This young man had seen three staff at our practice and we each diagnosed the lump on his wrist as a ganglion. It was about 1.5cm wide, raised, round and bluish with the firm to cystic consistency of a ganglion. It was over the flexor tendon area of his right wrist. It was causing him some discomfort and the pain radiated along the thenar eminence. He was otherwise well, but recently was attending more frequently with the same problem. He would indicate the line of pain on his palm, saying it felt like there was something there and asked if it may be related to a splinter he had had in his thumb previously. As the lump had not changed, I thought he was just anxious.
To our surprise, the next time he attended, he brought an inch-long splinter, which he had extracted from the lump.
The lump now looked like an infected nodule or abscess. It had started discharging pus and a surprisingly clean, long splinter. A year earlier a splinter had pierced his hand between his thumb and index finger. The splinter had been removed at A&E, but he claimed his hand had ‘never been normal since’.
Ganglions are protrusions from the outer tendon lining which usually arise secondary to tendon injury strain or tear. They vary in consistency from firm-to-cystic to firm, depending on their position and depth. Ganglions may increase in size but may also disappear suddenly if knocked sharply. They are easily diagnosed by their position and the change in consistency or tension of the cyst with tendon movement.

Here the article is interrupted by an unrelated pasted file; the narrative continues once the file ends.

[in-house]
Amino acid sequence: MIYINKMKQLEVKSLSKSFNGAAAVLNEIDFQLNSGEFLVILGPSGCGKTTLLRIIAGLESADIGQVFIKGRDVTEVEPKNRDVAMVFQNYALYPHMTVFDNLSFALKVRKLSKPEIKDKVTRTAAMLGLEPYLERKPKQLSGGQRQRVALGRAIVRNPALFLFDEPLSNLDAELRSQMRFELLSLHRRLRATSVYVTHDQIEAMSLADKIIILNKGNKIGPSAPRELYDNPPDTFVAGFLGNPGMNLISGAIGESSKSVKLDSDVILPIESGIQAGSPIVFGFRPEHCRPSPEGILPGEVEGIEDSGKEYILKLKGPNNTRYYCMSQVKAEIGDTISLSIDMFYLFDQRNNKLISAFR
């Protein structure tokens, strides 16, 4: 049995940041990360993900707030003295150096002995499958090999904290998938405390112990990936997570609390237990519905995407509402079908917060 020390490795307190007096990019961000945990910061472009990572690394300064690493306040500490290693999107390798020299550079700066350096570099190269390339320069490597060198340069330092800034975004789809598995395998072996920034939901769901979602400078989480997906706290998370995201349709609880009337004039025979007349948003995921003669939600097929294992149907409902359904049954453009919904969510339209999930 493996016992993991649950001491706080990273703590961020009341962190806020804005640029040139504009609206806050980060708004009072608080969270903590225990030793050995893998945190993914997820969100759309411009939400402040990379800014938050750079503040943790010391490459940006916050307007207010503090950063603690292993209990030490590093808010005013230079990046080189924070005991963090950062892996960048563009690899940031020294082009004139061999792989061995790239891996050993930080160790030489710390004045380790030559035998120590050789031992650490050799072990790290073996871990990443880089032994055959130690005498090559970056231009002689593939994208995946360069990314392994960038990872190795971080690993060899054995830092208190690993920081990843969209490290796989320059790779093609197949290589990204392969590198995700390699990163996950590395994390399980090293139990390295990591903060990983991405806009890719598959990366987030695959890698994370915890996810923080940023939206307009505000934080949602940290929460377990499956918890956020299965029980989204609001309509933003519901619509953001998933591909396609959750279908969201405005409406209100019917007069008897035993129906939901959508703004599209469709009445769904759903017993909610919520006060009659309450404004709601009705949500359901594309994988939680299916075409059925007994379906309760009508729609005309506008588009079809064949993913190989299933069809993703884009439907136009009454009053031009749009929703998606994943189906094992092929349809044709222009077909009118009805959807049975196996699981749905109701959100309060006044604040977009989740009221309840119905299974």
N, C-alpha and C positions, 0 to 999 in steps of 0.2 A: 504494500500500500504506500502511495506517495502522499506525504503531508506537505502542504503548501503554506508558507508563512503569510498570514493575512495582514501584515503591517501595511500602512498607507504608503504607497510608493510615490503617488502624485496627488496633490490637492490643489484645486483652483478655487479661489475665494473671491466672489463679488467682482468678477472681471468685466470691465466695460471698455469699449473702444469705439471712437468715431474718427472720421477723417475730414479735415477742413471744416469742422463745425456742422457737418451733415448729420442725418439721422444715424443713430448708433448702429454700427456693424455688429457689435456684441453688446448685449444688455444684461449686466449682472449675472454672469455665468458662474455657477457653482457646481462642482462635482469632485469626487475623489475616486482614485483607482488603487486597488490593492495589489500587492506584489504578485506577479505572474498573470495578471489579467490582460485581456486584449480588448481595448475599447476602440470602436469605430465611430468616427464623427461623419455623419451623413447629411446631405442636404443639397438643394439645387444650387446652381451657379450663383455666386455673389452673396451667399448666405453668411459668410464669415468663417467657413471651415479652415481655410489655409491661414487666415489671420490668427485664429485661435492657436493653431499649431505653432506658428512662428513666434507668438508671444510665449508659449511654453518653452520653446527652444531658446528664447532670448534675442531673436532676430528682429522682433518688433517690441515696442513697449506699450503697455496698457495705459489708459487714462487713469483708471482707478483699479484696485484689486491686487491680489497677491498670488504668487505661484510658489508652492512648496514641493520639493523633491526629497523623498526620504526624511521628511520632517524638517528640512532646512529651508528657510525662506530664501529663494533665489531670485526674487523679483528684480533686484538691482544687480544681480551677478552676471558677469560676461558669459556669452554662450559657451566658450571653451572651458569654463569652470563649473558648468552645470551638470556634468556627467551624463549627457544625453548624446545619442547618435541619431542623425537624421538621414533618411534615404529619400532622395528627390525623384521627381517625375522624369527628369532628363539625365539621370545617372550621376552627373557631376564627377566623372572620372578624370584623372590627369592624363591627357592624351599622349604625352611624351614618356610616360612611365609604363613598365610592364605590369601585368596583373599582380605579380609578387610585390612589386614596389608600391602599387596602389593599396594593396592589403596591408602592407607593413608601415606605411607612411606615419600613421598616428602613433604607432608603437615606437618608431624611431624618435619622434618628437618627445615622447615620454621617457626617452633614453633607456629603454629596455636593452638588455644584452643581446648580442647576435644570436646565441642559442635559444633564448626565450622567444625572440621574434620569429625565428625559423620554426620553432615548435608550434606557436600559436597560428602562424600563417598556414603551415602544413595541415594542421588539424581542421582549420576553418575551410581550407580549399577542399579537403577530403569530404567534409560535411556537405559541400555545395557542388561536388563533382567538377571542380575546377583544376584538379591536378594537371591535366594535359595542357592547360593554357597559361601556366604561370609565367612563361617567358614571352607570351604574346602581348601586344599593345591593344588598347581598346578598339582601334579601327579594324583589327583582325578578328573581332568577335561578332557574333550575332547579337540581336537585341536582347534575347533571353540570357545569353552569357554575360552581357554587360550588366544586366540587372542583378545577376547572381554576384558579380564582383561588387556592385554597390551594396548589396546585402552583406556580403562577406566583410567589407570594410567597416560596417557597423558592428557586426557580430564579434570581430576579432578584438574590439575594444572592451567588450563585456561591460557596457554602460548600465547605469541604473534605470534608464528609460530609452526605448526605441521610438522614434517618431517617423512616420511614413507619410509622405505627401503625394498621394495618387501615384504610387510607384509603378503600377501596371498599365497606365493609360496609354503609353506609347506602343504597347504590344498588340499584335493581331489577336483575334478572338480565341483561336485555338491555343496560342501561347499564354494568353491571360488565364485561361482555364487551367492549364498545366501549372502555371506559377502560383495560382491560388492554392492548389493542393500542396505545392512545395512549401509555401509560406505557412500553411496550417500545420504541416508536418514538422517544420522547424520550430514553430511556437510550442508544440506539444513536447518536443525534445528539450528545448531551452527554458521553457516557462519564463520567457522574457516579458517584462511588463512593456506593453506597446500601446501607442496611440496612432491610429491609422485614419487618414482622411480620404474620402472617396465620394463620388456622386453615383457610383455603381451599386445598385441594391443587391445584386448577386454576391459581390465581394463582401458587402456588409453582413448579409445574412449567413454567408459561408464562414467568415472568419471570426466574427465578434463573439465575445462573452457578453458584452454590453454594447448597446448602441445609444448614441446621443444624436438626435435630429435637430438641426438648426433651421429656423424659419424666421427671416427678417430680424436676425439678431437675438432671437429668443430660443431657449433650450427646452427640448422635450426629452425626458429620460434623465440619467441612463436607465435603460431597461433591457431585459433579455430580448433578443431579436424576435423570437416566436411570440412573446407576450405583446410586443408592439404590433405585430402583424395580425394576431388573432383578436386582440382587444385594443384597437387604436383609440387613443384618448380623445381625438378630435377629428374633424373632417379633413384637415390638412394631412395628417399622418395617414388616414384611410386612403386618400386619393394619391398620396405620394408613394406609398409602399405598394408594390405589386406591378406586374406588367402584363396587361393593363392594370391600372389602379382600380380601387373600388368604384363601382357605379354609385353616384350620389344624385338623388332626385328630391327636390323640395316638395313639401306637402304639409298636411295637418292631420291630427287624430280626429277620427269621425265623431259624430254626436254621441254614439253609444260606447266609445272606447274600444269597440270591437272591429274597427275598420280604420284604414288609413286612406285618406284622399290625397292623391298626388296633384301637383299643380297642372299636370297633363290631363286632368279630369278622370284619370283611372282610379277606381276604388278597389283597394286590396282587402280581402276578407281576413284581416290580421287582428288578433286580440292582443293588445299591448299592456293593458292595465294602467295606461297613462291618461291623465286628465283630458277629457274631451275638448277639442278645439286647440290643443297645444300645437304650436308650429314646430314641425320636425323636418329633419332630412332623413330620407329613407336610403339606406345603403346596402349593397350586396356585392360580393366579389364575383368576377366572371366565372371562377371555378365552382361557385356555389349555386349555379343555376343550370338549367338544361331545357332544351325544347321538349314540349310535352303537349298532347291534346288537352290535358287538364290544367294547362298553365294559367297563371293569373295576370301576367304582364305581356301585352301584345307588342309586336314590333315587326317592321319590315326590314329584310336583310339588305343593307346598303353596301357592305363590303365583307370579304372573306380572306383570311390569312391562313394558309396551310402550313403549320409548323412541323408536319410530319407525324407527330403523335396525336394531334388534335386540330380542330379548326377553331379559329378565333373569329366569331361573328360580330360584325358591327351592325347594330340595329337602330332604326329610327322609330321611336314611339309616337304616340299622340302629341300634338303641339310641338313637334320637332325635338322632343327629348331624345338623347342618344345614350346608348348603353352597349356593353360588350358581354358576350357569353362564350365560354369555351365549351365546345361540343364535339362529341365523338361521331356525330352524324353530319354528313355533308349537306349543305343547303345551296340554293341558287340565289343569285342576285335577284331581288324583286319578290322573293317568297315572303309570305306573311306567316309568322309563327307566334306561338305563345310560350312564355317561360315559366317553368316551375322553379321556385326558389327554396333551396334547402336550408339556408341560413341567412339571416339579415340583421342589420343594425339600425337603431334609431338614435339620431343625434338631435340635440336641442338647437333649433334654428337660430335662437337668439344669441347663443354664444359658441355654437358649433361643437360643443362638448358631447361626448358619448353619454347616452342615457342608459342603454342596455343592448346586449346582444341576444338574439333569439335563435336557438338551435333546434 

With hindsight, this ‘ganglion’ did not become tense with wrist movement, and the tenderness along the thenar eminence was very specific and followed a clear line.
When the skin is pierced by a foreign object, the body treats it like an infection. This may result in inflammation, or abscess or cyst formation. The abscess would be sterile unless there were pathological bacteria in the splinter. Over time, this self-induced abscess pushes the foreign object out.
What I learned
I thought I listened to my patients, but I did not in this case. Remember the rules of examination: inspection and palpation. Just because this looked like a ganglion, I disregarded the fact that it did not feel like one.
Old injuries, commonly cited by patients as the cause of their grievances, should not be taken lightly.
How I changed my practice
Even if you are diagnosing a common condition, if something does not fit then re-evaluate. In future, I am always going to palpate a suspected ganglion and take note of the findings without bias.
I will also be more open-minded about my patients’ theories of their illness.
Dr Samia Bushra is a GP in Dagenham, east London
Dr Bushra would like to thank Omolola Ojuri, practice nurse, and the patient for kindly consenting to have his hand photographed
Do you have a story to share? Submit your own ‘a case that changed my practice’ article to firstname.lastname@example.org. There is a £100 honorarium for every article.